So in a move that should surprise exactly none of you who are regular readers of this blog – I repainted the two sets of these huts that I reviewed the other day. So this is what I did….
With the first set, I repainted them almost entirely – repainting the exterior walls and then painting the interior walls in the same colours. I kept one lighter and one darker, more or less keeping them in broadly similar tones to how they were originally.
The second set I kept in their original colours as a base before adding the weathering, and found a close enough match of the outside walls to paint the interior walls before weathing those as well in a different manner.
All four buildings then had different combinations of thinned Army Painter Strong Tone, Soft Tone and Mid Brown added – with the white building getting thinned Vallejo Light Gray Wash instead.
I also repainted all of the doors and window coverings on all four sets so that both sides would match. Finally, three of the four were drybrushed with Vallejo Bonewhite while the other with Vallejo Silvergrey.
The roofs were all given thinned-down washes, again using combinations of thinned Army Painter Dark Tone, Strong Tone, Soft Tone and Mid Brown – and with some drybrushing of Vallejo Stonewall Grey and Silvergrey. They looked okay, but there was something still not quite right about them. I then went back over them, stippling in combinations of Dark and Strong Tone to give them an uneven, weathered look that just reads much more naturally. You can see how much of a difference adding that made in the pic above – stippled, unstippled, stippled, unstippled.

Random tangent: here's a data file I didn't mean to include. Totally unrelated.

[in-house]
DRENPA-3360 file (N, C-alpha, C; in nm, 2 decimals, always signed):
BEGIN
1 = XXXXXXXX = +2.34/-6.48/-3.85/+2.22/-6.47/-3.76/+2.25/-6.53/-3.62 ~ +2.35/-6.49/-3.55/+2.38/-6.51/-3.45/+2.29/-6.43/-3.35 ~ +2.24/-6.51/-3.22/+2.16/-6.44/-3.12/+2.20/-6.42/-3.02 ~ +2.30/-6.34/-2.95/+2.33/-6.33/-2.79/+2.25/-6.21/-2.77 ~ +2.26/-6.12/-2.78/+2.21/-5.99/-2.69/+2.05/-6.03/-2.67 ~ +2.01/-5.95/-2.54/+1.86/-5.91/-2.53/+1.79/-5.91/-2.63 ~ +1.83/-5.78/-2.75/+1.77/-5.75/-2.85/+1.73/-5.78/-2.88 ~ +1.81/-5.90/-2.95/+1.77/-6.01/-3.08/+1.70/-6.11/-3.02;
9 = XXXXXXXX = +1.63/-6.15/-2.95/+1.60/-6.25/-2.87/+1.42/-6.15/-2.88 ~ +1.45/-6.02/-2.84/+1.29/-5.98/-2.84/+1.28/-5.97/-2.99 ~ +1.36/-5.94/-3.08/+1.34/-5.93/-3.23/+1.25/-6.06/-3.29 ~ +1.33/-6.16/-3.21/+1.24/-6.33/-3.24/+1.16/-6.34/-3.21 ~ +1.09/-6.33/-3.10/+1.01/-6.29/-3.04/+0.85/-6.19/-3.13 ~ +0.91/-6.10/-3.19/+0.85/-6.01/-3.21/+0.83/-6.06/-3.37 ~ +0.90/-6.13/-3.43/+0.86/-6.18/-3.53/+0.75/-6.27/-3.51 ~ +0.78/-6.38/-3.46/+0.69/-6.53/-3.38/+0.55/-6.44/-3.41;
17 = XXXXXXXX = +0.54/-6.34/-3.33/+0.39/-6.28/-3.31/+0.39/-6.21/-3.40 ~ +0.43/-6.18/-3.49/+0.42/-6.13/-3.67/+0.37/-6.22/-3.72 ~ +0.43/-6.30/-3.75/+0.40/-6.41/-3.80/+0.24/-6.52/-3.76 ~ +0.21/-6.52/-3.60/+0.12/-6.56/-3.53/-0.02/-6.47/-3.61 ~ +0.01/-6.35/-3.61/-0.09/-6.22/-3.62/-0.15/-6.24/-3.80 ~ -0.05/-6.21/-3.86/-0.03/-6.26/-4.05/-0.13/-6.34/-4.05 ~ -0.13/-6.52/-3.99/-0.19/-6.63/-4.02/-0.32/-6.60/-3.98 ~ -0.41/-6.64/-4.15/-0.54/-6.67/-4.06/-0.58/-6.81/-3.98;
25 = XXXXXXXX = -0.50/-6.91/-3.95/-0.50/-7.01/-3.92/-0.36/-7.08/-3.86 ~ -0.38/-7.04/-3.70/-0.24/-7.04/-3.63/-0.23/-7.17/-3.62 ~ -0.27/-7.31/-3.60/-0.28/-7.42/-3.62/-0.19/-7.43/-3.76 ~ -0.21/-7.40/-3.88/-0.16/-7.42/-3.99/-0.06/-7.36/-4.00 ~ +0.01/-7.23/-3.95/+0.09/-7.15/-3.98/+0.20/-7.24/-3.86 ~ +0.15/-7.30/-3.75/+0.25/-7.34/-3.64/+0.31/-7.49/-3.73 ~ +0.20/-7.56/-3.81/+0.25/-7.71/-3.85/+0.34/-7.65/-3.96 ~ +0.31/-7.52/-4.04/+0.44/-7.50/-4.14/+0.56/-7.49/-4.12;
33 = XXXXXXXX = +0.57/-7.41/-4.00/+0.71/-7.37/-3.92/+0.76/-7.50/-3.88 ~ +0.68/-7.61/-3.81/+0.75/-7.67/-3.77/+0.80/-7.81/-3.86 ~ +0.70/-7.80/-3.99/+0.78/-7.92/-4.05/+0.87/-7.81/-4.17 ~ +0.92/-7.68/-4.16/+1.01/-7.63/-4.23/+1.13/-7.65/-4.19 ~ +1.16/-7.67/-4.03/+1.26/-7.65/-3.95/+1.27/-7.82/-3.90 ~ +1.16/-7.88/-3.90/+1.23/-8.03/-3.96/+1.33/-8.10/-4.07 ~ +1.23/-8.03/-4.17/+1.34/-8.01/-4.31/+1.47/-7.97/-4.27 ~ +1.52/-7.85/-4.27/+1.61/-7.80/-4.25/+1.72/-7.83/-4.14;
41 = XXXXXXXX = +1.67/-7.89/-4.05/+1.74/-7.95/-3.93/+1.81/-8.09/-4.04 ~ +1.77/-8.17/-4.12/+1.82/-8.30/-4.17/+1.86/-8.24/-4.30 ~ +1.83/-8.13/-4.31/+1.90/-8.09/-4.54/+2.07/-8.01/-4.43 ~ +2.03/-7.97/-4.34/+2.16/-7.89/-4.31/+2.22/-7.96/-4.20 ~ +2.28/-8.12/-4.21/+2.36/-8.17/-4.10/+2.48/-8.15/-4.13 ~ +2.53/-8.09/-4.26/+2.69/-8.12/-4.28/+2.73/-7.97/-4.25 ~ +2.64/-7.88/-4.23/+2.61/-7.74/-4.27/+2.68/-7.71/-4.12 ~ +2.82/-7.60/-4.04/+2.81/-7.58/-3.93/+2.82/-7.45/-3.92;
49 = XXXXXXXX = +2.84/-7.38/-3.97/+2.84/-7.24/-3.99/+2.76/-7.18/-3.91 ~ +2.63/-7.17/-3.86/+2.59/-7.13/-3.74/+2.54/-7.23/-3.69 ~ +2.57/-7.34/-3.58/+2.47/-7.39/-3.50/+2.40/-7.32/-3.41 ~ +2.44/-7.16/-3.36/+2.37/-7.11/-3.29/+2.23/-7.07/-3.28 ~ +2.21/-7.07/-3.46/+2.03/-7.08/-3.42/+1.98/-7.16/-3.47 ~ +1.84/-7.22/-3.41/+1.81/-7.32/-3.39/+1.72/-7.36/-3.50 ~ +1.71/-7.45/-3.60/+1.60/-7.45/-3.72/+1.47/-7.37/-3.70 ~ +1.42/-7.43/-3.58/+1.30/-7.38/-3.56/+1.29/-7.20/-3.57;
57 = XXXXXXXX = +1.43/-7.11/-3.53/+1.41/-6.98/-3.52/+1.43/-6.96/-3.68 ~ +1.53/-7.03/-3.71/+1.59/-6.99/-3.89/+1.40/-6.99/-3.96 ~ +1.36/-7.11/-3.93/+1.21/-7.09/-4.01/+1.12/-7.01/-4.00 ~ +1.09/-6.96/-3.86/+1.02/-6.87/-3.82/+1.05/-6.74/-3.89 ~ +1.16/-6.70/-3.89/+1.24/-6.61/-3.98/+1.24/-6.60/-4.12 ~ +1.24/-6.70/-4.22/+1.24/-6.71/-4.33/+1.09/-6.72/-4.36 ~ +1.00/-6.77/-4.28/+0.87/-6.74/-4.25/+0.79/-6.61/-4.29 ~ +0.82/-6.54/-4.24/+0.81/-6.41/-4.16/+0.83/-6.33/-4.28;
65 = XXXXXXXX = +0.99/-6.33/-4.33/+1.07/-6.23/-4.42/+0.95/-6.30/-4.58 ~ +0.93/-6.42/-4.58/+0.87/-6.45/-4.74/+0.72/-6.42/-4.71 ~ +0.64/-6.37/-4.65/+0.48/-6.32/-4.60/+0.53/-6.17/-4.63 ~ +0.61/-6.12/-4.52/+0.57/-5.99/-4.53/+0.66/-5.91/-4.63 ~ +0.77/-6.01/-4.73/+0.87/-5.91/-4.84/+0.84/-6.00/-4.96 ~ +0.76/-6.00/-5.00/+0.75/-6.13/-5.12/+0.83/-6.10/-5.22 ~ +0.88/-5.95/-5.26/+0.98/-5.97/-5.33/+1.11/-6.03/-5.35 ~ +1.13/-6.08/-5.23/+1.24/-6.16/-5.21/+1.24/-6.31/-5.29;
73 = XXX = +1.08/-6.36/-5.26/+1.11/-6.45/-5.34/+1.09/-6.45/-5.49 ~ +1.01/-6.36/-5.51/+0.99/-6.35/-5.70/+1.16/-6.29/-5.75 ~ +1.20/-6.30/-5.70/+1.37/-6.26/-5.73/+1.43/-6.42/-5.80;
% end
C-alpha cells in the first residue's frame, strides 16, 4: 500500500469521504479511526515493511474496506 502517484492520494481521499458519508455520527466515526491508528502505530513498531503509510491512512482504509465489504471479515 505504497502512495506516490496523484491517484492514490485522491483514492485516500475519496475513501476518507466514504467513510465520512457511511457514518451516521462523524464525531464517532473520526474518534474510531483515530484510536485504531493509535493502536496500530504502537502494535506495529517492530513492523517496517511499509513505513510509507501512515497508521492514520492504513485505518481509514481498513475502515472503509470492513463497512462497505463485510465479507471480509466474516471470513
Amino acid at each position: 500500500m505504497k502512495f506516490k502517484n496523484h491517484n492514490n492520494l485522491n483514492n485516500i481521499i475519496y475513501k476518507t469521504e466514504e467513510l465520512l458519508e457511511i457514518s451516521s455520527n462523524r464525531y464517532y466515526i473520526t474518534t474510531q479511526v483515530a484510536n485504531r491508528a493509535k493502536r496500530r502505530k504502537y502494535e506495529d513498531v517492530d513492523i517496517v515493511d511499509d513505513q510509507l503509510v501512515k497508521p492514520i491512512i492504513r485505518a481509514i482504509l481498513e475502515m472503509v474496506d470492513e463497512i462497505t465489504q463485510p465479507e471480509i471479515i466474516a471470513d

Finally, I darkened the lower walls by drybrushing with a mix of Vallejo Panzer Grey and Dark Rust – and then everything was sprayed with Matte varnish, and then it was just a matter of waiting until dry to take these photos! Then when I got to the point of taking the photos, I was really unhappy with the lighting, so ended up putting this post off for a couple more days so I could get hold of some new lights for when I need to photograph models in larger settings on the gaming table rather than just in the light box.
As noted in the previous post on these, I have no intention of using these in games set in the Pacific or ‘Nam/Asia, and instead these will be used in my Flames of War games (and eventually, Team Yankee/World War III moderns) as European Thatched Roof buildings, because amazingly, simple thatched roof buildings are something found pretty much worldwide.
While the doors and windows on these models appear to be made of something resembling bamboo if you look up and reeeeal close, there’s also no reason that these couldn’t simply be simple thatched shutters and door coverings in a European building – or possibly even North African buildings in some locales. For European games, I think they’ll work well as either rustic rural homes or as aditional buildings on a farm-type property as the photos in this post show – much easier to visualise when they’re on a nice mat with something else like roads nearby, even without trees, hills and all the rest…